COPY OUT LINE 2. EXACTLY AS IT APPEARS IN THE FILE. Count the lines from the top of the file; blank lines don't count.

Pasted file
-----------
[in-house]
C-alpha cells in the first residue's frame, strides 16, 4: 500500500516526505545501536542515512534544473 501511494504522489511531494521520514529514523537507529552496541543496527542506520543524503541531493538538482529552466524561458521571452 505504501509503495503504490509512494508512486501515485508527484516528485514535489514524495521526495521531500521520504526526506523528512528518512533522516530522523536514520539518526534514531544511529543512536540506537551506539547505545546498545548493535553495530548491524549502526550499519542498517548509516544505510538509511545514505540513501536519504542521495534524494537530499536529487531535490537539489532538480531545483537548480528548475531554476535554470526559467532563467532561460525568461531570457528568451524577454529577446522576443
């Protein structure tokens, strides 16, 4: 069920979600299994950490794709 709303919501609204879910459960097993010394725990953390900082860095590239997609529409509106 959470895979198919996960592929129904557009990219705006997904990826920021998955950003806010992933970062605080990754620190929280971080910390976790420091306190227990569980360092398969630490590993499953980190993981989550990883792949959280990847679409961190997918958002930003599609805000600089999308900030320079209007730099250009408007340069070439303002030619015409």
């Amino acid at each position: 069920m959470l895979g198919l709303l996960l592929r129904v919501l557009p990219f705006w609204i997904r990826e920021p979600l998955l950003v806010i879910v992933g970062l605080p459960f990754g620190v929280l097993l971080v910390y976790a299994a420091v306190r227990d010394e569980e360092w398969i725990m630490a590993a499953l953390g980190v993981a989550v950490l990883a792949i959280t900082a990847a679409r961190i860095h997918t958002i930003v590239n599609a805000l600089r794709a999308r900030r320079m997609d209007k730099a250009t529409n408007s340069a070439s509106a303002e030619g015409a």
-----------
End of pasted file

C-alpha cells in the first residue's frame, strides 16, 4: 500500500516526505545501536542515512534544473 501511494504522489511531494521520514529514523537507529552496541543496527542506520543524503541531493538538482529552466524561458521571452 505504501509503495503504490509512494508512486501515485508527484516528485514535489514524495521526495521531500521520504526526506523528512528518512533522516530522523536514520539518526534514531544511529543512536540506537551506539547505545546498545548493535553495530548491524549502526550499519542498517548509516544505510538509511545514505540513501536519504542521495534524494537530499536529487531535490537539489532538480531545483537548480528548475531554476535554470526559467532563467532561460525568461531570457528568451524577454529577446522576443